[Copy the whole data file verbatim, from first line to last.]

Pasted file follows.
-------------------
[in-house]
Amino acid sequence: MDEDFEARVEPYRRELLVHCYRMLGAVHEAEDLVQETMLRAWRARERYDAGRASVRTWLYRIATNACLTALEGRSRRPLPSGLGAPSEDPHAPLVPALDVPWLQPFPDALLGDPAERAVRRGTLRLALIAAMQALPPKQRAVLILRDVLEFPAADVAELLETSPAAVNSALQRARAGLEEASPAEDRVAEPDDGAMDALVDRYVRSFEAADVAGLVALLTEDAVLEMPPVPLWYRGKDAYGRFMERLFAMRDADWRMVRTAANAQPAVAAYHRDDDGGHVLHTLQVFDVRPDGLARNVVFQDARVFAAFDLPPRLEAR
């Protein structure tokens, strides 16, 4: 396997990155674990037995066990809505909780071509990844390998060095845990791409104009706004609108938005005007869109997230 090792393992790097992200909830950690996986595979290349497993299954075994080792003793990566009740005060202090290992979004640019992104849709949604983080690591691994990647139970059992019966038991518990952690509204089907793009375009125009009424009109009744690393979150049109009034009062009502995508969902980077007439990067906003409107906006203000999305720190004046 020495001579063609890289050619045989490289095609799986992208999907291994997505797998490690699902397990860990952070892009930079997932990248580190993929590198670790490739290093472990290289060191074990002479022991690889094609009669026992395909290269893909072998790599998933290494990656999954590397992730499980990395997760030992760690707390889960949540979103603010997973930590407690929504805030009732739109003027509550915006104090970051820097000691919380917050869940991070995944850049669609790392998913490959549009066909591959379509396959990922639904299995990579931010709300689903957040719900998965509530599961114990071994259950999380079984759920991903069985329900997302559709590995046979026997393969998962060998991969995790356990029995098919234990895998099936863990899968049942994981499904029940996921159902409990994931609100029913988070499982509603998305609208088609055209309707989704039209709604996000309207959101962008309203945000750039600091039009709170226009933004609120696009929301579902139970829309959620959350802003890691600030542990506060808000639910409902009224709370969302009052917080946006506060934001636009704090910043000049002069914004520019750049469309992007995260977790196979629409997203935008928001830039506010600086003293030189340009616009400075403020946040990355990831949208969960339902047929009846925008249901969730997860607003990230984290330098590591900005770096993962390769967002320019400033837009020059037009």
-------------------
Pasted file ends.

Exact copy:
[in-house]
Amino acid sequence: MDEDFEARVEPYRRELLVHCYRMLGAVHEAEDLVQETMLRAWRARERYDAGRASVRTWLYRIATNACLTALEGRSRRPLPSGLGAPSEDPHAPLVPALDVPWLQPFPDALLGDPAERAVRRGTLRLALIAAMQALPPKQRAVLILRDVLEFPAADVAELLETSPAAVNSALQRARAGLEEASPAEDRVAEPDDGAMDALVDRYVRSFEAADVAGLVALLTEDAVLEMPPVPLWYRGKDAYGRFMERLFAMRDADWRMVRTAANAQPAVAAYHRDDDGGHVLHTLQVFDVRPDGLARNVVFQDARVFAAFDLPPRLEAR
């Protein structure tokens, strides 16, 4: 396997990155674990037995066990809505909780071509990844390998060095845990791409104009706004609108938005005007869109997230 090792393992790097992200909830950690996986595979290349497993299954075994080792003793990566009740005060202090290992979004640019992104849709949604983080690591691994990647139970059992019966038991518990952690509204089907793009375009125009009424009109009744690393979150049109009034009062009502995508969902980077007439990067906003409107906006203000999305720190004046 020495001579063609890289050619045989490289095609799986992208999907291994997505797998490690699902397990860990952070892009930079997932990248580190993929590198670790490739290093472990290289060191074990002479022991690889094609009669026992395909290269893909072998790599998933290494990656999954590397992730499980990395997760030992760690707390889960949540979103603010997973930590407690929504805030009732739109003027509550915006104090970051820097000691919380917050869940991070995944850049669609790392998913490959549009066909591959379509396959990922639904299995990579931010709300689903957040719900998965509530599961114990071994259950999380079984759920991903069985329900997302559709590995046979026997393969998962060998991969995790356990029995098919234990895998099936863990899968049942994981499904029940996921159902409990994931609100029913988070499982509603998305609208088609055209309707989704039209709604996000309207959101962008309203945000750039600091039009709170226009933004609120696009929301579902139970829309959620959350802003890691600030542990506060808000639910409902009224709370969302009052917080946006506060934001636009704090910043000049002069914004520019750049469309992007995260977790196979629409997203935008928001830039506010600086003293030189340009616009400075403020946040990355990831949208969960339902047929009846925008249901969730997860607003990230984290330098590591900005770096993962390769967002320019400033837009020059037009």